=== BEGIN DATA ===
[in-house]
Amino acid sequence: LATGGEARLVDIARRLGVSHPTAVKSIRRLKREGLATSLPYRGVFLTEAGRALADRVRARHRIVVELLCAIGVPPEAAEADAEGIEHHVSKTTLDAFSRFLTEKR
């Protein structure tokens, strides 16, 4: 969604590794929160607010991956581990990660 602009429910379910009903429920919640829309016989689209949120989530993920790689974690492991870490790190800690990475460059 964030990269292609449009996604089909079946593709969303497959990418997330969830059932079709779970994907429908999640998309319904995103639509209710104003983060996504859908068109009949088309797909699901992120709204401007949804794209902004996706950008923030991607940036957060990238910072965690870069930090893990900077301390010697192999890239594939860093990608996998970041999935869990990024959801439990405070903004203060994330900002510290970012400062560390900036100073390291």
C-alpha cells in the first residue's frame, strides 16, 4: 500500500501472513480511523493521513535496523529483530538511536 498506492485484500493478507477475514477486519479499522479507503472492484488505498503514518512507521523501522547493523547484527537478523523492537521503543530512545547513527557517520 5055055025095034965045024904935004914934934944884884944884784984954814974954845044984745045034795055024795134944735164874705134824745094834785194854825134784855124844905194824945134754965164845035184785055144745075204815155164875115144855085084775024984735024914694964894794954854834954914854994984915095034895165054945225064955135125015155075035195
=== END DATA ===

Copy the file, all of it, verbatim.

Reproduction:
[in-house]
Amino acid sequence: LATGGEARLVDIARRLGVSHPTAVKSIRRLKREGLATSLPYRGVFLTEAGRALADRVRARHRIVVELLCAIGVPPEAAEADAEGIEHHVSKTTLDAFSRFLTEKR
């Protein structure tokens, strides 16, 4: 969604590794929160607010991956581990990660 602009429910379910009903429920919640829309016989689209949120989530993920790689974690492991870490790190800690990475460059 964030990269292609449009996604089909079946593709969303497959990418997330969830059932079709779970994907429908999640998309319904995103639509209710104003983060996504859908068109009949088309797909699901992120709204401007949804794209902004996706950008923030991607940036957060990238910072965690870069930090893990900077301390010697192999890239594939860093990608996998970041999935869990990024959801439990405070903004203060994330900002510290970012400062560390900036100073390291």
C-alpha cells in the first residue's frame, strides 16, 4: 500500500501472513480511523493521513535496523529483530538511536 498506492485484500493478507477475514477486519479499522479507503472492484488505498503514518512507521523501522547493523547484527537478523523492537521503543530512545547513527557517520 5055055025095034965045024904935004914934934944884884944884784984954814974954845044984745045034795055024795134944735164874705134824745094834785194854825134784855124844905194824945134754965164845035184785055144745075204815155164875115144855085084775024984735024914694964894794954854834954914854994984915095034895165054945225064955135125015155075035195